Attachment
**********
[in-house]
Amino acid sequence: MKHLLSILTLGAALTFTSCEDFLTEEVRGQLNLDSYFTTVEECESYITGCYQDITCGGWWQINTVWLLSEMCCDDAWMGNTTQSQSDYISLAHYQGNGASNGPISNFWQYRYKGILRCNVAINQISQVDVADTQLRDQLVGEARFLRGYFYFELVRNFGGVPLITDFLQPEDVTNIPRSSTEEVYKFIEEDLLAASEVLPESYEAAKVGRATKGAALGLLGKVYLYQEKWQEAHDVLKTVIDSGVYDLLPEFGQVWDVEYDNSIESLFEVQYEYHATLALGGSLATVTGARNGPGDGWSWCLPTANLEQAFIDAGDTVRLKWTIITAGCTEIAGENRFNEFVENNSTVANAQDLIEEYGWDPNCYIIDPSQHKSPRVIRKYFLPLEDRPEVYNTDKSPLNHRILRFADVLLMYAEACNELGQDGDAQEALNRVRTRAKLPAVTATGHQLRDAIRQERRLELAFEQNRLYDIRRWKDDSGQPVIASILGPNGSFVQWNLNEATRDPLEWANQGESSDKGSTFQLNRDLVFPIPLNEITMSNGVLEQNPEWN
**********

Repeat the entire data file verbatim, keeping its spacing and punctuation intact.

[in-house]
Amino acid sequence: MKHLLSILTLGAALTFTSCEDFLTEEVRGQLNLDSYFTTVEECESYITGCYQDITCGGWWQINTVWLLSEMCCDDAWMGNTTQSQSDYISLAHYQGNGASNGPISNFWQYRYKGILRCNVAINQISQVDVADTQLRDQLVGEARFLRGYFYFELVRNFGGVPLITDFLQPEDVTNIPRSSTEEVYKFIEEDLLAASEVLPESYEAAKVGRATKGAALGLLGKVYLYQEKWQEAHDVLKTVIDSGVYDLLPEFGQVWDVEYDNSIESLFEVQYEYHATLALGGSLATVTGARNGPGDGWSWCLPTANLEQAFIDAGDTVRLKWTIITAGCTEIAGENRFNEFVENNSTVANAQDLIEEYGWDPNCYIIDPSQHKSPRVIRKYFLPLEDRPEVYNTDKSPLNHRILRFADVLLMYAEACNELGQDGDAQEALNRVRTRAKLPAVTATGHQLRDAIRQERRLELAFEQNRLYDIRRWKDDSGQPVIASILGPNGSFVQWNLNEATRDPLEWANQGESSDKGSTFQLNRDLVFPIPLNEITMSNGVLEQNPEWN